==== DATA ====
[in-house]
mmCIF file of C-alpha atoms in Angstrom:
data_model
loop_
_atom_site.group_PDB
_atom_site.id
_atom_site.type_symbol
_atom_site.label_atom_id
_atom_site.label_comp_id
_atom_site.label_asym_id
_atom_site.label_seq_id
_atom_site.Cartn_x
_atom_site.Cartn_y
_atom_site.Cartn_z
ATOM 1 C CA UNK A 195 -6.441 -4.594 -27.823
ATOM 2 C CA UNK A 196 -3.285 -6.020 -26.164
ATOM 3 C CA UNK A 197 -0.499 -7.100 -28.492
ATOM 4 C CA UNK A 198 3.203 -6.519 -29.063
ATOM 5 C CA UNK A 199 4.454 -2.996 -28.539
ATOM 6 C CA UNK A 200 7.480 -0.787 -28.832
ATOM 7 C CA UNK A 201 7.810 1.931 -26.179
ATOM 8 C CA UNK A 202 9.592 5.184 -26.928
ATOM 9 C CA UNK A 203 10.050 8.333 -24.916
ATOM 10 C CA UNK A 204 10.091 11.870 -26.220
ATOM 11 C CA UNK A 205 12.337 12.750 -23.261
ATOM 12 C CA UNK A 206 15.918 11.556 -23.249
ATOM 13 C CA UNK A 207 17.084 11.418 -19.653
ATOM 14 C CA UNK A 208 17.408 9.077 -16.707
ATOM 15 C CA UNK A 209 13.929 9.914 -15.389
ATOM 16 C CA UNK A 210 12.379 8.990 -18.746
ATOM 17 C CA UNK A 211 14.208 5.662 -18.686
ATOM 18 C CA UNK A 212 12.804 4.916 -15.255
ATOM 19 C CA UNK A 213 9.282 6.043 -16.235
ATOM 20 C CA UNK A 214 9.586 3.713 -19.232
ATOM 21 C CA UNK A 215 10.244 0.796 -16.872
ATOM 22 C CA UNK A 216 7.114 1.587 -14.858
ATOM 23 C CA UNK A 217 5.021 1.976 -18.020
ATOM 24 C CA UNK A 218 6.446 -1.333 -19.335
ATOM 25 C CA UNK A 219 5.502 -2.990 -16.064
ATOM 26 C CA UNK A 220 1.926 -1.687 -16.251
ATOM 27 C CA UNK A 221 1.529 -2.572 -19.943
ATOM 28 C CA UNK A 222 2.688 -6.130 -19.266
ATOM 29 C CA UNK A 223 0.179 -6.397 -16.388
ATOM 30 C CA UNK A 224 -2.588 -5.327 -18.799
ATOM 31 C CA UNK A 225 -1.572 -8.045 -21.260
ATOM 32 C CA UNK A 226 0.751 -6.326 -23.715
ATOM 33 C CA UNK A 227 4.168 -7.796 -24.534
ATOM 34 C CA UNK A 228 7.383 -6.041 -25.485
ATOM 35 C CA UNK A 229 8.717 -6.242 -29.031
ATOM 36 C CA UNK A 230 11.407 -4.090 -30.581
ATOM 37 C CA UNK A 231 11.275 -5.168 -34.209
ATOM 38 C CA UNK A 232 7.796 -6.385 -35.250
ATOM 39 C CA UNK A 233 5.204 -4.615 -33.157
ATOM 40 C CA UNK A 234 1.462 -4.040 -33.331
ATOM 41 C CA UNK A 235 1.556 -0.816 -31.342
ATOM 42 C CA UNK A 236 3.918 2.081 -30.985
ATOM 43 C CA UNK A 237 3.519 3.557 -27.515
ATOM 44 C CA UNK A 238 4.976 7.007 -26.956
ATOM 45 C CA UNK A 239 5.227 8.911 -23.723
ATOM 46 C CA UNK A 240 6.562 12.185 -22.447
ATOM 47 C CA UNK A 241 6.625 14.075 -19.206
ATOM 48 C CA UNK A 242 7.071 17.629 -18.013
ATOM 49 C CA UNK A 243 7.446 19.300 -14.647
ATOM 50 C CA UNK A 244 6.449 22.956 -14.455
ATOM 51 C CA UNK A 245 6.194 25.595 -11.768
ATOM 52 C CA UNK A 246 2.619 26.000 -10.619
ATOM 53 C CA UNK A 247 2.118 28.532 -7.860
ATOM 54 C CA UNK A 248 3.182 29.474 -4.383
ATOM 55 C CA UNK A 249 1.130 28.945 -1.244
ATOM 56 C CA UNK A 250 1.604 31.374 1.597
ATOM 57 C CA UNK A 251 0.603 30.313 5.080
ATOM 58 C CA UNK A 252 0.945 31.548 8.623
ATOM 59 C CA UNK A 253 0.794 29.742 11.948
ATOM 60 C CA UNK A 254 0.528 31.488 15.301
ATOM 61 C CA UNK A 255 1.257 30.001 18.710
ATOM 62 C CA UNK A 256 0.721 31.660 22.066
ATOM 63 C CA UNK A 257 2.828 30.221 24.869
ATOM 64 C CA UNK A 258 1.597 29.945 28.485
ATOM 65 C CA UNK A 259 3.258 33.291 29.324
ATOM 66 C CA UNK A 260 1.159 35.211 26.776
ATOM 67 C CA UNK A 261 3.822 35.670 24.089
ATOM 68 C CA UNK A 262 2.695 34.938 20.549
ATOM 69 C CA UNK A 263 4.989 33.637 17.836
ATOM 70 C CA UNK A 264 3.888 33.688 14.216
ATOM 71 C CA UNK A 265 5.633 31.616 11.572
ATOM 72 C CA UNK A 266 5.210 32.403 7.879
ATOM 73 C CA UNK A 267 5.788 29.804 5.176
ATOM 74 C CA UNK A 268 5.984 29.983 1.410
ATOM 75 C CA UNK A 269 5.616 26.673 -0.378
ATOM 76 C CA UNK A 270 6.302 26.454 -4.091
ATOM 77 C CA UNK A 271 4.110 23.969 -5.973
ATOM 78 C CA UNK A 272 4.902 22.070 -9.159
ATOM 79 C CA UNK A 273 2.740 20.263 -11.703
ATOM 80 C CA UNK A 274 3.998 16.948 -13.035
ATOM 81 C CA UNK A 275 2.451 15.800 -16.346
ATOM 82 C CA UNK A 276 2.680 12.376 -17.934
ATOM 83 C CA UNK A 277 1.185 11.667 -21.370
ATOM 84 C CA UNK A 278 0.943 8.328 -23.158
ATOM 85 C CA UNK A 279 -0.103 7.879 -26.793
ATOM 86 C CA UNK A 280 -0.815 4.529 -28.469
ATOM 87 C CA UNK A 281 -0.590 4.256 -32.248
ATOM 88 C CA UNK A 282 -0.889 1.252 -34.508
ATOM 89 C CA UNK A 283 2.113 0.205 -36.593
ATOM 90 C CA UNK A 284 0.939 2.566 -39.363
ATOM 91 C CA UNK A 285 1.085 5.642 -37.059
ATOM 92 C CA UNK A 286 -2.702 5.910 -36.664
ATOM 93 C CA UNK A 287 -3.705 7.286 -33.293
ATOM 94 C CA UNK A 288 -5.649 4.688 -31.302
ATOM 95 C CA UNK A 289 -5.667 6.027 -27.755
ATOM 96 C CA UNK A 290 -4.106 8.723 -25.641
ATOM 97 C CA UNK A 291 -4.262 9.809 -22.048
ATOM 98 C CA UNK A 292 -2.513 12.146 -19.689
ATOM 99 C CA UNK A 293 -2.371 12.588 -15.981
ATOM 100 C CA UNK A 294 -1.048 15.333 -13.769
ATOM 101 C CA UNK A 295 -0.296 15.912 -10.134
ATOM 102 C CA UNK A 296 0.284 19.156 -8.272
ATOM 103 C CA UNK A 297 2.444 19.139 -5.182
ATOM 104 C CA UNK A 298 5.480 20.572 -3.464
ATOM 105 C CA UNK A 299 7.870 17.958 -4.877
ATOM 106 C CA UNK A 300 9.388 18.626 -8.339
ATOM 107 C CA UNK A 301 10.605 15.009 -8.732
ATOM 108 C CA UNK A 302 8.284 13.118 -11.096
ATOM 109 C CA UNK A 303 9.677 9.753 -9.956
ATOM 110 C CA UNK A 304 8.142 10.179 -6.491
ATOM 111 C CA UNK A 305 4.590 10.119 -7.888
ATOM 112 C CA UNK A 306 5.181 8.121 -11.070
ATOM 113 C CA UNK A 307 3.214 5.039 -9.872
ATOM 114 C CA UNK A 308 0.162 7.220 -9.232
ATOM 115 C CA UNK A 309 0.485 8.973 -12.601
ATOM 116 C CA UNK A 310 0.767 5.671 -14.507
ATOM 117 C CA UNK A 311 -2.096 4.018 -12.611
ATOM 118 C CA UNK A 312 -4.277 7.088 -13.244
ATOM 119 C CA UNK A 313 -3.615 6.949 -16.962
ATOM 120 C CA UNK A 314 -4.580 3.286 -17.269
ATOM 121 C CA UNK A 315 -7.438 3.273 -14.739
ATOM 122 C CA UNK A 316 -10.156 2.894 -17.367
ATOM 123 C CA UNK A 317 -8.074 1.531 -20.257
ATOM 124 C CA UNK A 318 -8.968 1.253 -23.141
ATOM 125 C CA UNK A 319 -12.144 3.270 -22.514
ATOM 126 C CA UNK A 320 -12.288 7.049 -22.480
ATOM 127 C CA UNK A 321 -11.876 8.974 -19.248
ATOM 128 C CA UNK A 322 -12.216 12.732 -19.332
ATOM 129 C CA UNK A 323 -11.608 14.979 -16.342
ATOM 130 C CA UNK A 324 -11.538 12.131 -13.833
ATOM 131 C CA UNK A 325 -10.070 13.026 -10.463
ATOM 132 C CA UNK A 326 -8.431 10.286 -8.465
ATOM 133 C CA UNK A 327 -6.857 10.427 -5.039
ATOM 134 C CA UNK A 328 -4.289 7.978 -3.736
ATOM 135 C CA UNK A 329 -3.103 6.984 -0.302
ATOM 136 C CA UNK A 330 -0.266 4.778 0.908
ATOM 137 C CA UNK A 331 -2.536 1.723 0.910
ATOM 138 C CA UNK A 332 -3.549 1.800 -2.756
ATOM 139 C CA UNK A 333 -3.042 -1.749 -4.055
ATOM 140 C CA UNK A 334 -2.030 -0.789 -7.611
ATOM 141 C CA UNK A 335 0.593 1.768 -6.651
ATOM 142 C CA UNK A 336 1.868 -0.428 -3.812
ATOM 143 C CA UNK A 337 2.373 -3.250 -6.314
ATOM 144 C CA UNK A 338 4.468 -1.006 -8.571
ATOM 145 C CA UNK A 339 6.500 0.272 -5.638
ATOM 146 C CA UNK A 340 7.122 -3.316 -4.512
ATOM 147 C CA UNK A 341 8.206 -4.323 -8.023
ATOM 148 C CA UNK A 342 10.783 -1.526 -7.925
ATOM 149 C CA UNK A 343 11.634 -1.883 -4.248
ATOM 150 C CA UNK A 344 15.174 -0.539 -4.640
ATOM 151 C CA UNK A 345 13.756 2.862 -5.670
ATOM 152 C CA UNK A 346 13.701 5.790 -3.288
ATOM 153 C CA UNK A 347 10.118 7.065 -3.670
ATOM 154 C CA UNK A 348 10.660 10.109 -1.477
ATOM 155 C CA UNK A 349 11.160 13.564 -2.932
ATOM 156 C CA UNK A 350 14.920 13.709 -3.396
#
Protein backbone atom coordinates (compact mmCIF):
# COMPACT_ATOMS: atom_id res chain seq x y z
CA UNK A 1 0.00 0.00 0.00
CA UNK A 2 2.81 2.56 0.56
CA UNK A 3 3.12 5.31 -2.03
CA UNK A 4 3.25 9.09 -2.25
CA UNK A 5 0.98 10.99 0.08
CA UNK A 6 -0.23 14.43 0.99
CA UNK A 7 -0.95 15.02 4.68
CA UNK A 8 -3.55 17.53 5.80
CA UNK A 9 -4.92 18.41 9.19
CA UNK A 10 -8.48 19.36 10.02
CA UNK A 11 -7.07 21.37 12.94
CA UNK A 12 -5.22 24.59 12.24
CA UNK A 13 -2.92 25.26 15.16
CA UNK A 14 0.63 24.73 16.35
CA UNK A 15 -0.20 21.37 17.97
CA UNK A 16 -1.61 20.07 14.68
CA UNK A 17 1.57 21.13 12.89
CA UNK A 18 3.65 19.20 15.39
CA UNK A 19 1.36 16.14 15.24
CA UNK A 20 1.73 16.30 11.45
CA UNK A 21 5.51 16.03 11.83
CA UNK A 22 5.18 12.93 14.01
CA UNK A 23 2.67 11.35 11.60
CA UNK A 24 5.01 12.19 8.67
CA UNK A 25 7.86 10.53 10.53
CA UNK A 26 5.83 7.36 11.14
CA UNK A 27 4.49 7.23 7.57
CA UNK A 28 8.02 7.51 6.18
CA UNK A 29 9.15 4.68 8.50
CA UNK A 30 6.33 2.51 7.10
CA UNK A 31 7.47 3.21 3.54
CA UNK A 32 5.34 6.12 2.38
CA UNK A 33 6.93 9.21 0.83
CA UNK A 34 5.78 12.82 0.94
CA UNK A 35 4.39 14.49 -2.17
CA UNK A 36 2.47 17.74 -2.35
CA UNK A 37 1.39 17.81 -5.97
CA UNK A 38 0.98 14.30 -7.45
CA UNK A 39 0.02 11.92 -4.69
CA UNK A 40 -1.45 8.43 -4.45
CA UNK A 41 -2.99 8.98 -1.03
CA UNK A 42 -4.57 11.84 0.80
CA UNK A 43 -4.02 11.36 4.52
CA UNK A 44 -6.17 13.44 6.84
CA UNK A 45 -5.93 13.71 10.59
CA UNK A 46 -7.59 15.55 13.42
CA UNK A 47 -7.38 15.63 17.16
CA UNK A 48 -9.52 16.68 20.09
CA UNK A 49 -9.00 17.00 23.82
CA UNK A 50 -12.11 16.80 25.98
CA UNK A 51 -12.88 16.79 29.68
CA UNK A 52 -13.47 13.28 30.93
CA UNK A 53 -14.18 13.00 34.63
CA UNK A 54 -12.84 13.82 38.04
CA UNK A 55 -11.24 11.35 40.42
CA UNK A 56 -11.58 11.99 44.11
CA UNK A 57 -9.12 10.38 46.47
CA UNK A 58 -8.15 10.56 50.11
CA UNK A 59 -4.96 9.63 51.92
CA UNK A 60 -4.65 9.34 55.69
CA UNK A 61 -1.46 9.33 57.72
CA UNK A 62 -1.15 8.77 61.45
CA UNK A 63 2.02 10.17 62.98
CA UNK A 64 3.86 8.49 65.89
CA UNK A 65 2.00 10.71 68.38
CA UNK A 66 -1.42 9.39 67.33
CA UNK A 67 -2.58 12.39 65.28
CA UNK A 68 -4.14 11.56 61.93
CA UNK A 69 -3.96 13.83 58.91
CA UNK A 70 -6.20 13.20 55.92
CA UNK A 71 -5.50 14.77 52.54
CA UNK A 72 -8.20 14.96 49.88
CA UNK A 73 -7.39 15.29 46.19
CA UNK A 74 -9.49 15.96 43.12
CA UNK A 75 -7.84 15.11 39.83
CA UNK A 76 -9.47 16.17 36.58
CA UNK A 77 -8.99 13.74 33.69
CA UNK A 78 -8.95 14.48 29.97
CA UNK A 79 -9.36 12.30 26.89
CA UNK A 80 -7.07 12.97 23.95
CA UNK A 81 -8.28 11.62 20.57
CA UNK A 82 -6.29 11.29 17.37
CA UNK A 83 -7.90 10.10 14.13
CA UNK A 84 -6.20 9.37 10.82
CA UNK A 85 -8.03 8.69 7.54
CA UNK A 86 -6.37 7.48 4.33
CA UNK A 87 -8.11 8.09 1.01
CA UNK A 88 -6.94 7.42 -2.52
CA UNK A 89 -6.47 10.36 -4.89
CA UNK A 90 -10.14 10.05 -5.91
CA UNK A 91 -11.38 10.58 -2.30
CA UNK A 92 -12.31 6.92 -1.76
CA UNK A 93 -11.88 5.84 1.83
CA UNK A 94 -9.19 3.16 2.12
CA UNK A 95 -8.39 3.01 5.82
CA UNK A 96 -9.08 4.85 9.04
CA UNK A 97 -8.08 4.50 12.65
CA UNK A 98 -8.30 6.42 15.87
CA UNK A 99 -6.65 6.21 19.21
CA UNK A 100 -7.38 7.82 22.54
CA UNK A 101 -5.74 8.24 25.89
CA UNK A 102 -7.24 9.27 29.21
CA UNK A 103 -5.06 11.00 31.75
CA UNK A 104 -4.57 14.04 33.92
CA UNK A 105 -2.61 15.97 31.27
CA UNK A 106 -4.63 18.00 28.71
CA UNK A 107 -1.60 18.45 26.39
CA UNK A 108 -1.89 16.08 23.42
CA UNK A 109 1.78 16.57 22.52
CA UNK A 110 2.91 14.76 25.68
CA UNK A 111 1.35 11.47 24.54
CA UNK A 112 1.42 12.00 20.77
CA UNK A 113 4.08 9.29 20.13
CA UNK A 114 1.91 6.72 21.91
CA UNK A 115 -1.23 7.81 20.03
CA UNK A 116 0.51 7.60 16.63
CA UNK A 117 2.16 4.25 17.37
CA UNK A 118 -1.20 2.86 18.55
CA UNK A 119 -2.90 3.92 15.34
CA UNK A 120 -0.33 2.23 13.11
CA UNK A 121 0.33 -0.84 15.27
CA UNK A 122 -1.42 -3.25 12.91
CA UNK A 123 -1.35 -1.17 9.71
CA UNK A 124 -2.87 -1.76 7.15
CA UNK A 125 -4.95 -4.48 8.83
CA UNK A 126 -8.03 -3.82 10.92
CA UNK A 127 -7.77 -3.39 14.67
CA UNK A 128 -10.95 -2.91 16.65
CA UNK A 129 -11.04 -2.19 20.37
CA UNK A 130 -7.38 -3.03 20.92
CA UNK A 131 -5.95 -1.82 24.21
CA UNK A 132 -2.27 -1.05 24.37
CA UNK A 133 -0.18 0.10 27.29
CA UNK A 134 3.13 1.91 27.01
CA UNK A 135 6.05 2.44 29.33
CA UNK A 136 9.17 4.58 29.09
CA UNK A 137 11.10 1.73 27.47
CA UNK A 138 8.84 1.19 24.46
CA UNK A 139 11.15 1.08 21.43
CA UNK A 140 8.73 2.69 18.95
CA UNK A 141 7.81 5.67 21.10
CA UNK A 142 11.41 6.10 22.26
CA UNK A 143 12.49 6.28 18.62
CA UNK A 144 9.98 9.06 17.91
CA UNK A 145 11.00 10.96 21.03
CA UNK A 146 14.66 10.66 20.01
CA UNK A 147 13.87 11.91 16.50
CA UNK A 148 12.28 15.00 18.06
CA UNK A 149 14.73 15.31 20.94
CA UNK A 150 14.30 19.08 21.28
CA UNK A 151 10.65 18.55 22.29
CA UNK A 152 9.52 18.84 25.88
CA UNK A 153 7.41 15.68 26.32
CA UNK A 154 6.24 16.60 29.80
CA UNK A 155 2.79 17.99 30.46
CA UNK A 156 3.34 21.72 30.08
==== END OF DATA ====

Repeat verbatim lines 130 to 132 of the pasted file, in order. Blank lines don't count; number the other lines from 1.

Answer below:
ATOM 116 C CA UNK A 310 0.767 5.671 -14.507
ATOM 117 C CA UNK A 311 -2.096 4.018 -12.611
ATOM 118 C CA UNK A 312 -4.277 7.088 -13.244